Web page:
After graduating from high school, Vanessa Givens wanted more opportunity than she felt her South Carolina hometown offered.
"Our family didn't focus on education. We focused on getting a job," she said. "In Beaufort, there's not many opportunities outside of being a cashier or working at a local department store."
So in search of a better life, she and two friends enlisted in the military. She chose the Navy, which paid her way through Florida A&M University where she earned a bachelor's degree in accounting. After 21 years, she retired as a surface warfare officer. Today, she is a Navy civilian employee recently honored for her exemplary work as an equal employment opportunity specialist.
Givens, 45, recommends the armed forces to young people.
"I think it's a great option," she said. "The military is a great opportunity to start a career."
But drumming up interest in military service among people ages 17 to 24 has been a growing challenge.
More than 80 percent of young people interviewed for an annual Department of Defense survey indicated they weren't leaning toward a future in the military. Compounding the problem, some estimates show that only 25 percent in that age group would meet the minimum qualifications to enlist.
So recruiters beat the bushes to find youth interested in enlisting who also could qualify for the service. They spend long hours out in the community. Finding 50 new Marines can entail an average of 10,000 contacts ranging from a few minutes to an hour, said Marine spokesman Justin Kronenberg.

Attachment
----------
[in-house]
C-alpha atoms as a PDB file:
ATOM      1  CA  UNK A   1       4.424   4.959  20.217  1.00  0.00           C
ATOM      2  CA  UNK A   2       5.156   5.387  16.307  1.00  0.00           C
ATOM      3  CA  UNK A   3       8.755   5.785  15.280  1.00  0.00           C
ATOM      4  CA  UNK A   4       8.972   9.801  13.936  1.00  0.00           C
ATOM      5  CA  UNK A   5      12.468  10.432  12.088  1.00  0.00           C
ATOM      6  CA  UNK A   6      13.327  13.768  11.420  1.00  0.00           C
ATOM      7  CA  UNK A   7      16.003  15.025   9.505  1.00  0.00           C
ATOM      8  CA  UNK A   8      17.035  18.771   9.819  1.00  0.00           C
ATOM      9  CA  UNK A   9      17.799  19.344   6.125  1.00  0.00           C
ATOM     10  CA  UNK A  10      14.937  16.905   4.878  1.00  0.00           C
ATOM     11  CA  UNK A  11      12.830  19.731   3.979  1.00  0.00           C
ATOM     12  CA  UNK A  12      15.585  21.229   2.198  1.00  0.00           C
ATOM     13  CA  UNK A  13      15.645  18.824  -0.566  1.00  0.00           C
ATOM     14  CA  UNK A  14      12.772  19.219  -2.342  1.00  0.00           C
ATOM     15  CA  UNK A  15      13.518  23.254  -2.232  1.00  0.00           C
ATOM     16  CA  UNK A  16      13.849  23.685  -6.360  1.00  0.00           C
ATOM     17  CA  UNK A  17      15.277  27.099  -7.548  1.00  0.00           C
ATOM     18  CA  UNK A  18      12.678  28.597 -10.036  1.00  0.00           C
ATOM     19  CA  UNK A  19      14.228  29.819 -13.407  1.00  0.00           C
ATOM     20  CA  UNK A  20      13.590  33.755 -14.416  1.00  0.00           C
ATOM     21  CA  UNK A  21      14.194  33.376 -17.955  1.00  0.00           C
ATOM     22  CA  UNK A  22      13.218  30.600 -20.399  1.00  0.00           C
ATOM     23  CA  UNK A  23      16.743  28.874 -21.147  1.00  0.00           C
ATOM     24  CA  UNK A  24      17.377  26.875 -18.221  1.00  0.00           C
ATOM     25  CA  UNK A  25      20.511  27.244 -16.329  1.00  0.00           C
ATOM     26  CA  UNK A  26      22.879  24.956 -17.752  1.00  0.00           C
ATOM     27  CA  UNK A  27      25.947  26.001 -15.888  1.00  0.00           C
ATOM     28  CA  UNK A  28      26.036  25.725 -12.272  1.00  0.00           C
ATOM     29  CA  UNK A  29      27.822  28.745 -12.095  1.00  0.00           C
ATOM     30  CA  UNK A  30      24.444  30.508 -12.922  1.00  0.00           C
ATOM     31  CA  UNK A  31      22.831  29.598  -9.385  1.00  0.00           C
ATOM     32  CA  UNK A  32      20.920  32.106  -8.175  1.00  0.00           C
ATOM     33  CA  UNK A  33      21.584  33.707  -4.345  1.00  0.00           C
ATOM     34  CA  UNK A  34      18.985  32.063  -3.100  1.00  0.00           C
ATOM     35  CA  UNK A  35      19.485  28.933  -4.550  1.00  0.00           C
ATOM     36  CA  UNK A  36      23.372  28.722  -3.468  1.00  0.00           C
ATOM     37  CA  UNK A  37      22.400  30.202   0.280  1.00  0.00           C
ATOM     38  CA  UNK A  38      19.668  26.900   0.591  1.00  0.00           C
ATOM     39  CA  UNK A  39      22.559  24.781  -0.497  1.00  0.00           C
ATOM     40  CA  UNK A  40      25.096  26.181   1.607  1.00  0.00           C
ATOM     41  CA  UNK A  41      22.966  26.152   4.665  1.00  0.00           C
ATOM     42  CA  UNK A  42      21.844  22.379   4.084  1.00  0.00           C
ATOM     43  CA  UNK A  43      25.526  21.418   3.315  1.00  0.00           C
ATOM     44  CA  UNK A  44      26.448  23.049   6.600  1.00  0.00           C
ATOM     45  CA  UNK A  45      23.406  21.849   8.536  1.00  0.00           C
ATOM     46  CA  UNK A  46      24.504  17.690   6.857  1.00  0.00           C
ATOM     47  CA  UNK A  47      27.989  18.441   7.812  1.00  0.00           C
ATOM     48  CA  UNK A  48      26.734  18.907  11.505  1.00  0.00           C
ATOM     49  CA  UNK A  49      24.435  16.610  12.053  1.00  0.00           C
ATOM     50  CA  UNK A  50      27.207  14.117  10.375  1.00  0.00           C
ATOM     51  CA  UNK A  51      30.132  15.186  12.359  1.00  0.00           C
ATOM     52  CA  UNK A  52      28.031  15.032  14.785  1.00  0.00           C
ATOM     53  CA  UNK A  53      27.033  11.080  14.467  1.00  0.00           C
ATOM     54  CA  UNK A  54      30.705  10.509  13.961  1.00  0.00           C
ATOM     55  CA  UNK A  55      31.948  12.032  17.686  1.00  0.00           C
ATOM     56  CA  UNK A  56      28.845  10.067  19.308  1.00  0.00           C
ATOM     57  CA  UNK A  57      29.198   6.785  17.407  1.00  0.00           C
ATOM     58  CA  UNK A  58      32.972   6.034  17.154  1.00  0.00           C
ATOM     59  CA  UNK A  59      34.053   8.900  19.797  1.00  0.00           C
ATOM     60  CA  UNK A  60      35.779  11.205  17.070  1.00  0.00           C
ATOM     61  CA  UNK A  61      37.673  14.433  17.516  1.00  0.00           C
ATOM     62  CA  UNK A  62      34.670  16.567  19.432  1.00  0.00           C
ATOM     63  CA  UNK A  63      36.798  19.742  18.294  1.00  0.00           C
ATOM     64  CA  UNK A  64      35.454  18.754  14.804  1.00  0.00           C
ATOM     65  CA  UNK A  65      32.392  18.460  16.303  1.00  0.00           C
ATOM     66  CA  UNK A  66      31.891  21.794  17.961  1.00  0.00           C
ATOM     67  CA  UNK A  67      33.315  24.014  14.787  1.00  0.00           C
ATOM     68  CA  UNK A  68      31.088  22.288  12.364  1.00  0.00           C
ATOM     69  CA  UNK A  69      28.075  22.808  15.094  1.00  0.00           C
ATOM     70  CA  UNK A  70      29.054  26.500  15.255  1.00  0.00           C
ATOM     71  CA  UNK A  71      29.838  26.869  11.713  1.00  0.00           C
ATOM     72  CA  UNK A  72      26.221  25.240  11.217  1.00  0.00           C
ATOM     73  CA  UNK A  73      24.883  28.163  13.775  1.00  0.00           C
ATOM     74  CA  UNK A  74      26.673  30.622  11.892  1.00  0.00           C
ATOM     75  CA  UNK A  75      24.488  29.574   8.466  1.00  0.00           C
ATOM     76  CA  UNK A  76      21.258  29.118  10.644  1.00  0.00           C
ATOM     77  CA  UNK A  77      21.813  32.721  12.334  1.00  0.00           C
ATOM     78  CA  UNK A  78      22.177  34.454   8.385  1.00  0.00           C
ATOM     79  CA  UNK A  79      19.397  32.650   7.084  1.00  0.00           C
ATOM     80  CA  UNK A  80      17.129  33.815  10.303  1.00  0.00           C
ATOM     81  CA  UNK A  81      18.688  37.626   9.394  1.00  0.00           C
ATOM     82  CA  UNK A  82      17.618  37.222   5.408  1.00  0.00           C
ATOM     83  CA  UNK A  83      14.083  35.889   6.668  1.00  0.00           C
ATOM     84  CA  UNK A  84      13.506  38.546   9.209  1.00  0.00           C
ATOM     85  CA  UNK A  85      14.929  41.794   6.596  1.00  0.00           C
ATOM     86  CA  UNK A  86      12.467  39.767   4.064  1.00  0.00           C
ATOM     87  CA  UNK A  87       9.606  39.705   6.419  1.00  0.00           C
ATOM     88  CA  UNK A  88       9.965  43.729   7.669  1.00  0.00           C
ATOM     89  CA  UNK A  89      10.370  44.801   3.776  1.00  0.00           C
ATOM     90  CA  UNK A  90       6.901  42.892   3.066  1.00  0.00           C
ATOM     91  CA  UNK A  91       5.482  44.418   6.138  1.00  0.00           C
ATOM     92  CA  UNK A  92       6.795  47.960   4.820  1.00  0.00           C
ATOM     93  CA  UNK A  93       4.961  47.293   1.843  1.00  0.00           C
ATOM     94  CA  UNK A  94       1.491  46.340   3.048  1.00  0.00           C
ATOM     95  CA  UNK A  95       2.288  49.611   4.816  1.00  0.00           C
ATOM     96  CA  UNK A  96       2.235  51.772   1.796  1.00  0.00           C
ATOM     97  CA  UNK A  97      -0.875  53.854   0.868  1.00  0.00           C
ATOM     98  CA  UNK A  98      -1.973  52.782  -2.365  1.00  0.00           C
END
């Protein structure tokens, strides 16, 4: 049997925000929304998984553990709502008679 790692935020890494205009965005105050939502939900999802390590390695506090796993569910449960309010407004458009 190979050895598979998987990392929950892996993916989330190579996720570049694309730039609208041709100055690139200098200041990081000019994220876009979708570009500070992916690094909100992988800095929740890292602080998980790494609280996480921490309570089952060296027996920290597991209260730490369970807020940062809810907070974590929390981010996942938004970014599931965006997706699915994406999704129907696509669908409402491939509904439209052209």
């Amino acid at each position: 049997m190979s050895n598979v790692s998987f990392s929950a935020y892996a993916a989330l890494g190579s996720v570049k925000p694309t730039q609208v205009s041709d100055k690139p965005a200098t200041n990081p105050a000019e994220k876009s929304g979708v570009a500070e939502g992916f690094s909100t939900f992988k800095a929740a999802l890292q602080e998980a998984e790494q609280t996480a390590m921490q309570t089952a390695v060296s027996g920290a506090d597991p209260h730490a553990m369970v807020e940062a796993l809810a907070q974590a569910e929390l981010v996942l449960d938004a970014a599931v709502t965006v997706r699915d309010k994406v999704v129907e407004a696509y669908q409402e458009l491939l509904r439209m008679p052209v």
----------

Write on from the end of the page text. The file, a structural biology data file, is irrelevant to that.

"That is an incredible amount of time," he said. "It is challenging."
Last year, the Marines met their recruiting goal of nearly 32,000 new enlisted, 5,300 reserves and 1,700 officers, he said.
Army spokeswoman Kelli Bland said obesity is the biggest problem with potential recruits. Other issues include poor aptitude scores or a felony criminal record.
Still, the Army met its goal of recruiting 68,500 new active-duty members and 14,400 reserves in the last fiscal year ending Sept. 30. This year, it aims to add 80,000 to its active-duty ranks.
Last week, USA Today reported that the Army had relaxed some of its recruiting standards to allow people with a history of self-mutilation, bipolar disorder, depression and drug and alcohol abuse to seek waivers to enlist. Army officials said the change was triggered in part by better access to medical information on recruits.
The Air Force, which lags far behind the Army in recruiting, had 33,000 new enlisted members last year which slightly exceeded its goal. It also added 1,200 officers. This year, it aims to recruit 29,450 enlisted and 1100 officers, said spokeswoman Leslie Brown.
Last year, for every 11 Army recruits, there was one Air Force recruit, she said.
To increase its ranks, the Air Force promotes benefits such as medical coverage, 30 days of annual leave and 100 percent tuition assistance. But the number of potential recruits shrinks because of issues such as obesity, use of illegal drugs, having flat feet or medical conditions such as asthma, she said.
Active-duty service members represent less than 1 percent of the U.S population.
"People just don't serve in the military," she said.
Analyst Beth Asch of the Rand Corporation said between 13 percent and 17 percent of young Americans have expressed interest in military service in annual government surveys.
For new recruits, military pay often is higher than a job in the civilian world.
"They see it as the best opportunity available," Asch said.